If you use Windows 8 on a touchscreen device, you'll notice that the keyboard is somewhat unusual. Unlike most conventional keyboards, it doesn't have a row of numbers, and it doesn't have a Tab key either. What gives?
Windows 8 isn't the first touch keyboard to put numbers on a secondary keyboard (it often happens with mobile designs), but the explanation on the Building Windows 8 blog goes into more detail about that absence:
Some of our early designs and prototypes had a number row too. But when we brought these designs in front of people, the feedback was strong that the keyboard felt :cramped" compared to what they were used to. We observed frequent errors and accidental invocation of keys, especially around the perimeter of the layout. This resulted in a number of changes, and it confirmed the decision to not include a number row. Here’s why: Including a number row meant adding a fourth row of character keys. When we optimize for keys with a targetable size, that means the keyboard must be that much higher. On a typical tablet device (say with a screen size of 10.6 inches) adding a number row would mean that more than half of the display would be covered by the keyboard. When we combined this with the observation that numbers are typed less frequently than most letters and common symbols, and you recognize that the extra keys are causing accidental key presses, we settled on including numbers on the separate number and symbol view.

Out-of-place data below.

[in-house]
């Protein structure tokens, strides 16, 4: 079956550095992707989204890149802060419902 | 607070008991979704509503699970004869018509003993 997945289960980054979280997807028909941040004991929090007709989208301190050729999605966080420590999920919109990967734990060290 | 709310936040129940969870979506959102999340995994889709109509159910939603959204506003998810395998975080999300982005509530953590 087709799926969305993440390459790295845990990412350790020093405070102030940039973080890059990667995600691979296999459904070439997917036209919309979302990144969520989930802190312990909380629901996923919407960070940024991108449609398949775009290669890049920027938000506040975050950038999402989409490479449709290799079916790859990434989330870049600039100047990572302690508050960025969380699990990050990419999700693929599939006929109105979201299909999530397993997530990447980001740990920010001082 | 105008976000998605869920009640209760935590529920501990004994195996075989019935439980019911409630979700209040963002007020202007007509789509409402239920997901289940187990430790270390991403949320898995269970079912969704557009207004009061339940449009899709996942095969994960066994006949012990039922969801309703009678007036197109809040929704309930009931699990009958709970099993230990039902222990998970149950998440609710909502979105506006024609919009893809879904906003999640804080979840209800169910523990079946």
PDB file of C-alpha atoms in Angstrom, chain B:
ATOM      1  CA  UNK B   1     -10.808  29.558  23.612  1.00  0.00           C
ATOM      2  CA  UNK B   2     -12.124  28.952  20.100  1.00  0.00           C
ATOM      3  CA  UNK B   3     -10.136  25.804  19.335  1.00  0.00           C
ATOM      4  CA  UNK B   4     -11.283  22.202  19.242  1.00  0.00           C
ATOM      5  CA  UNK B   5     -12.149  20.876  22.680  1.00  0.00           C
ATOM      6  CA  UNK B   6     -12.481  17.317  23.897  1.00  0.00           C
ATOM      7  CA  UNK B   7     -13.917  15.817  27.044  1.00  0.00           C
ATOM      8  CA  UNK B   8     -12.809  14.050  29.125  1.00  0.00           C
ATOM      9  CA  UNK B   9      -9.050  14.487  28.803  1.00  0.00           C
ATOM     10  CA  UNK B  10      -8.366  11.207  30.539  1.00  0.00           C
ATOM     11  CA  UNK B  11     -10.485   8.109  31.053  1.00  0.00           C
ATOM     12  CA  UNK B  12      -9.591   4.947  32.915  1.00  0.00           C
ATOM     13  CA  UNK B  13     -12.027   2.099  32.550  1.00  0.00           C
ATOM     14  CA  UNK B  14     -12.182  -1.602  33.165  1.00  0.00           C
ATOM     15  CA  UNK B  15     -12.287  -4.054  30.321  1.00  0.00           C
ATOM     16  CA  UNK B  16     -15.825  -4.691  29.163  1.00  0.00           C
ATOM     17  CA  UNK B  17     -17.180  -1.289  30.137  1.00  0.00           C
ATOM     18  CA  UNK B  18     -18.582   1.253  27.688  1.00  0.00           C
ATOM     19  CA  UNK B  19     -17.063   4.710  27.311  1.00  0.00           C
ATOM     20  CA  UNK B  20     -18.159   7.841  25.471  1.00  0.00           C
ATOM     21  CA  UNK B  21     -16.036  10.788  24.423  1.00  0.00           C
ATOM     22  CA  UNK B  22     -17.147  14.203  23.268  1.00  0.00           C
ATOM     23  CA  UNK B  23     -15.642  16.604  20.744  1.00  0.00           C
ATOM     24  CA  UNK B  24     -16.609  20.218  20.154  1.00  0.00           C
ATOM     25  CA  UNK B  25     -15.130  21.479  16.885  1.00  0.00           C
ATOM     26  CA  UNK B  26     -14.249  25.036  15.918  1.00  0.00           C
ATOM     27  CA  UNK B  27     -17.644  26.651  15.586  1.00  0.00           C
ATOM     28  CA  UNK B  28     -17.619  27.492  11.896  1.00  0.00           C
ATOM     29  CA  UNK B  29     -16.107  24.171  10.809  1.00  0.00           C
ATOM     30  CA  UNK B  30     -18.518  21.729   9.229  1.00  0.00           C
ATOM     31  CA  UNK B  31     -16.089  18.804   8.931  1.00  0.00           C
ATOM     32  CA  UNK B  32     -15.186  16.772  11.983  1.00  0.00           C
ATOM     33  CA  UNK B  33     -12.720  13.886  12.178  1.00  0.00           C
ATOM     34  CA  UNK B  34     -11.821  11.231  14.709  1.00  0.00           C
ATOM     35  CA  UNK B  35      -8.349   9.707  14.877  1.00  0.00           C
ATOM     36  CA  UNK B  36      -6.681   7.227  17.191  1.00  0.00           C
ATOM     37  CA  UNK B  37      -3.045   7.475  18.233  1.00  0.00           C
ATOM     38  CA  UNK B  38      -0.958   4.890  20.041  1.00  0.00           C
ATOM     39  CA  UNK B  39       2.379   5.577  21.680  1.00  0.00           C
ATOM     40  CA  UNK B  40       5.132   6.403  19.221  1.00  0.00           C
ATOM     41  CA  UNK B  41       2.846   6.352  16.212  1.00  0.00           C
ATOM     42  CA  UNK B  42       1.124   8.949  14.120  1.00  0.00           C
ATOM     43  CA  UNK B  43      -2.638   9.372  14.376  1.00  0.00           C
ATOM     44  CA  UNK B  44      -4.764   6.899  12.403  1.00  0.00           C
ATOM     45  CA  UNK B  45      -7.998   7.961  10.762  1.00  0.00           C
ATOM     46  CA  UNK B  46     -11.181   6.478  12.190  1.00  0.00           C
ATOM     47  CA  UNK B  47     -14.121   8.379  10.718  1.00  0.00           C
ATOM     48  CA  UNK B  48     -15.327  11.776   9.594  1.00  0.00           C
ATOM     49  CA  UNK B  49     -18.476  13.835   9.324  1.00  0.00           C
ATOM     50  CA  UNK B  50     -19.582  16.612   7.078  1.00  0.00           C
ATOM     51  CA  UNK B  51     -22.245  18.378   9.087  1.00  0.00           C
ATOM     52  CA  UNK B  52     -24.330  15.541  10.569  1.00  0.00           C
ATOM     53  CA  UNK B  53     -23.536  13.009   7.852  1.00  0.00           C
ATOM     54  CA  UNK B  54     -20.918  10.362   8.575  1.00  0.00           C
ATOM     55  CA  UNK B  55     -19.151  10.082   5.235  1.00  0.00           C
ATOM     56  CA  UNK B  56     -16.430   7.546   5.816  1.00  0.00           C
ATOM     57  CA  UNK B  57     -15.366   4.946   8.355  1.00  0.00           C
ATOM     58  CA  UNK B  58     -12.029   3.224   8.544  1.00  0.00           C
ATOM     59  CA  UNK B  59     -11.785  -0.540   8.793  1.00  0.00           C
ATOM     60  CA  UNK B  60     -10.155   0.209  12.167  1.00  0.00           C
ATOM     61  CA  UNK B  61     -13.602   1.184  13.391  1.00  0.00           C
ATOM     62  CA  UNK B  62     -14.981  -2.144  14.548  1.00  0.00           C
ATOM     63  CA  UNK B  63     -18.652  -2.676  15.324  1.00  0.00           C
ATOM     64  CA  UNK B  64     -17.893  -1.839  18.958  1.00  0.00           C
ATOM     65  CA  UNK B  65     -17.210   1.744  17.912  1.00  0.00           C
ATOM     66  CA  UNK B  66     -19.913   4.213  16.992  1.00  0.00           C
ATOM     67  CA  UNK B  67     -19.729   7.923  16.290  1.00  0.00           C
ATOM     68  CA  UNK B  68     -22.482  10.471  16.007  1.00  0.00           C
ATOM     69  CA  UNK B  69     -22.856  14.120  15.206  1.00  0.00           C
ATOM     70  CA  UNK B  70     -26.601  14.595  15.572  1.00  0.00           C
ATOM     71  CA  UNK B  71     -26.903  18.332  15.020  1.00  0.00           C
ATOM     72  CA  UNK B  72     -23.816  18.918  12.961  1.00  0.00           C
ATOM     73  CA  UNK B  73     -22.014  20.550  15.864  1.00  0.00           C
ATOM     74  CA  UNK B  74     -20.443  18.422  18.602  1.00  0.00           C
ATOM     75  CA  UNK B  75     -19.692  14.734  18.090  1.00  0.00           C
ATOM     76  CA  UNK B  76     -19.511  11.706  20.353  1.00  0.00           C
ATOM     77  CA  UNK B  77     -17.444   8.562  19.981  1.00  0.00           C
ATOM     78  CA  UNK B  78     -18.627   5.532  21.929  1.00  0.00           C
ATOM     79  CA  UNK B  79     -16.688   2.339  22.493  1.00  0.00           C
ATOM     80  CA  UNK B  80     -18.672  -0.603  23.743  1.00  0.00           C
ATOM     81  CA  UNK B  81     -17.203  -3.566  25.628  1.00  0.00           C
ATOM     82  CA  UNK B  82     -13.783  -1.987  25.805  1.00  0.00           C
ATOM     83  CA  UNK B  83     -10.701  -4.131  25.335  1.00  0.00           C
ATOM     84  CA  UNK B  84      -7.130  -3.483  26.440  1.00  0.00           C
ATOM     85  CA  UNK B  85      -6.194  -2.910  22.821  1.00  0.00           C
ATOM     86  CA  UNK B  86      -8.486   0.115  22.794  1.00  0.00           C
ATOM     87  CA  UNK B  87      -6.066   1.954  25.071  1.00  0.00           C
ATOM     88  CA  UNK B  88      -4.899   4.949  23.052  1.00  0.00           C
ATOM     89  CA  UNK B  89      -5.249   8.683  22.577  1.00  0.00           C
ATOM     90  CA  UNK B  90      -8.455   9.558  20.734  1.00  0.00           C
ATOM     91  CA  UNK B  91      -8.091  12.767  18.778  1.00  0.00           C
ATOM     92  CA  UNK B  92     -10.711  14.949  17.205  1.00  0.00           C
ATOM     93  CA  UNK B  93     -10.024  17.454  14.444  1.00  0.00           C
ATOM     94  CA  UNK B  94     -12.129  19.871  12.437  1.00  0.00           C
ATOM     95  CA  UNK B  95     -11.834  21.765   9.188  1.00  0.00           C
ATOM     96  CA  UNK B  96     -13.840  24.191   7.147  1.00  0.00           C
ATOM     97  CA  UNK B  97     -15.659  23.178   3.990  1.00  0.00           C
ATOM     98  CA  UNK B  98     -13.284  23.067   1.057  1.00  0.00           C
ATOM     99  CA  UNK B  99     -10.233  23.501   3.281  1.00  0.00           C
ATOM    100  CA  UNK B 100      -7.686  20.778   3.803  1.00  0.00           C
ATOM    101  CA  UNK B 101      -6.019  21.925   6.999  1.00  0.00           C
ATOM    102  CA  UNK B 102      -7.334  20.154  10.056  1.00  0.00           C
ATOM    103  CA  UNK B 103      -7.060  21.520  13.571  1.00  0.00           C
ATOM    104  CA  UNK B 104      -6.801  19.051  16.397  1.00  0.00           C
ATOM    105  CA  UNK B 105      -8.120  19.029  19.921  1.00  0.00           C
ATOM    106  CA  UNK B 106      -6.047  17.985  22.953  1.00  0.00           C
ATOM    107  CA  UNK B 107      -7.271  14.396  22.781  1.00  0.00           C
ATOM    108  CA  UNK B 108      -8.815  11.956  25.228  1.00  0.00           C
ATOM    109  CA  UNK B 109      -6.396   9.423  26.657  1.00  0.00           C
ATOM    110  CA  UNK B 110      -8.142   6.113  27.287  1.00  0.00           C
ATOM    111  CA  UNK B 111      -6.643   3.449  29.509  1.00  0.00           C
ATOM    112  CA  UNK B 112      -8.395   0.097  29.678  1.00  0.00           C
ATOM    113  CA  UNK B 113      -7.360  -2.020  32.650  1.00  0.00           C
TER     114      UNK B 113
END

A similar logic applied to the Tab key, which was on some of the early prototypes for Windows 8 but was also eliminated to reduce errors.
Both options remain in place on physical keyboards of course, and for dedicated keyboard shortcut junkies like me the touchscreen keyboard is not going to be a place to spend much time anyway. But if you're interested in how interfaces evolve, the whole post is well worth a read.
Designing the Windows 8 touch keyboard [Building Windows 8]